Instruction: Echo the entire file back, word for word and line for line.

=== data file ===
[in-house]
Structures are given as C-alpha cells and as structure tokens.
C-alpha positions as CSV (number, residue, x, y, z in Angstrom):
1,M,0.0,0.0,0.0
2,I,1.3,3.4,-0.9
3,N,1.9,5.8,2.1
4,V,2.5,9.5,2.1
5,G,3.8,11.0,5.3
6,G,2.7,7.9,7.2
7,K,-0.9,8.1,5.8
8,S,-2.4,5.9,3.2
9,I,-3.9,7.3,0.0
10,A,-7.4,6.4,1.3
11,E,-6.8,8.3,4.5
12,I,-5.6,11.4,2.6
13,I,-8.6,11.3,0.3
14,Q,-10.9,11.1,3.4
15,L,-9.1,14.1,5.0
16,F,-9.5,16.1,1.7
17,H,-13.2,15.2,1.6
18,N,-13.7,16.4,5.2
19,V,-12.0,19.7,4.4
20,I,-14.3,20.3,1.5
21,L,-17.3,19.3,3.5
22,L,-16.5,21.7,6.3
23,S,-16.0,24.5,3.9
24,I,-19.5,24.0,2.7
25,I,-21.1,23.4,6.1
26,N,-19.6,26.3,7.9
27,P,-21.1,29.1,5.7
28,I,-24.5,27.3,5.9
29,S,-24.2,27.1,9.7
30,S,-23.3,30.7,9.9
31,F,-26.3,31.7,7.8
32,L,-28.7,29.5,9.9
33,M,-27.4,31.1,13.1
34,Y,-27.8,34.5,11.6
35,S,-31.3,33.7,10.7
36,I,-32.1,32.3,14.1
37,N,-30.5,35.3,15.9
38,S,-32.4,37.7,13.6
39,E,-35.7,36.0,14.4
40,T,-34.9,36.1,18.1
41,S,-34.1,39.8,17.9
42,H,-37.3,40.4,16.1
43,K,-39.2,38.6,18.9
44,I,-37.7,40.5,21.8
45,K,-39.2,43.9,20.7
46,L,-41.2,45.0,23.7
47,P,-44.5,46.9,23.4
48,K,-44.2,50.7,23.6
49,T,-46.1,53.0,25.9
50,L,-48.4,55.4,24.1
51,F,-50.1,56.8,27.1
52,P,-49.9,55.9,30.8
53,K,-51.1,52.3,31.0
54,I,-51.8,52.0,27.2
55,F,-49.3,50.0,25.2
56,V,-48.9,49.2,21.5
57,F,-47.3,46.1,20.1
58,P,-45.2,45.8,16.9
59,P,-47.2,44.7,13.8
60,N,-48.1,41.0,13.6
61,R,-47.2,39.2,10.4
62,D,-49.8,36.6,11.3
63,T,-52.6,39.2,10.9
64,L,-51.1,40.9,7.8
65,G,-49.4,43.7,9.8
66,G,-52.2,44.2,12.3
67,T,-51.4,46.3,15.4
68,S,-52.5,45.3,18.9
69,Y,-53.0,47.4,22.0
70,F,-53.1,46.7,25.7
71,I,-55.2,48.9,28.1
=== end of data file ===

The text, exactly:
[in-house]
Structures are given as C-alpha cells and as structure tokens.
C-alpha positions as CSV (number, residue, x, y, z in Angstrom):
1,M,0.0,0.0,0.0
2,I,1.3,3.4,-0.9
3,N,1.9,5.8,2.1
4,V,2.5,9.5,2.1
5,G,3.8,11.0,5.3
6,G,2.7,7.9,7.2
7,K,-0.9,8.1,5.8
8,S,-2.4,5.9,3.2
9,I,-3.9,7.3,0.0
10,A,-7.4,6.4,1.3
11,E,-6.8,8.3,4.5
12,I,-5.6,11.4,2.6
13,I,-8.6,11.3,0.3
14,Q,-10.9,11.1,3.4
15,L,-9.1,14.1,5.0
16,F,-9.5,16.1,1.7
17,H,-13.2,15.2,1.6
18,N,-13.7,16.4,5.2
19,V,-12.0,19.7,4.4
20,I,-14.3,20.3,1.5
21,L,-17.3,19.3,3.5
22,L,-16.5,21.7,6.3
23,S,-16.0,24.5,3.9
24,I,-19.5,24.0,2.7
25,I,-21.1,23.4,6.1
26,N,-19.6,26.3,7.9
27,P,-21.1,29.1,5.7
28,I,-24.5,27.3,5.9
29,S,-24.2,27.1,9.7
30,S,-23.3,30.7,9.9
31,F,-26.3,31.7,7.8
32,L,-28.7,29.5,9.9
33,M,-27.4,31.1,13.1
34,Y,-27.8,34.5,11.6
35,S,-31.3,33.7,10.7
36,I,-32.1,32.3,14.1
37,N,-30.5,35.3,15.9
38,S,-32.4,37.7,13.6
39,E,-35.7,36.0,14.4
40,T,-34.9,36.1,18.1
41,S,-34.1,39.8,17.9
42,H,-37.3,40.4,16.1
43,K,-39.2,38.6,18.9
44,I,-37.7,40.5,21.8
45,K,-39.2,43.9,20.7
46,L,-41.2,45.0,23.7
47,P,-44.5,46.9,23.4
48,K,-44.2,50.7,23.6
49,T,-46.1,53.0,25.9
50,L,-48.4,55.4,24.1
51,F,-50.1,56.8,27.1
52,P,-49.9,55.9,30.8
53,K,-51.1,52.3,31.0
54,I,-51.8,52.0,27.2
55,F,-49.3,50.0,25.2
56,V,-48.9,49.2,21.5
57,F,-47.3,46.1,20.1
58,P,-45.2,45.8,16.9
59,P,-47.2,44.7,13.8
60,N,-48.1,41.0,13.6
61,R,-47.2,39.2,10.4
62,D,-49.8,36.6,11.3
63,T,-52.6,39.2,10.9
64,L,-51.1,40.9,7.8
65,G,-49.4,43.7,9.8
66,G,-52.2,44.2,12.3
67,T,-51.4,46.3,15.4
68,S,-52.5,45.3,18.9
69,Y,-53.0,47.4,22.0
70,F,-53.1,46.7,25.7
71,I,-55.2,48.9,28.1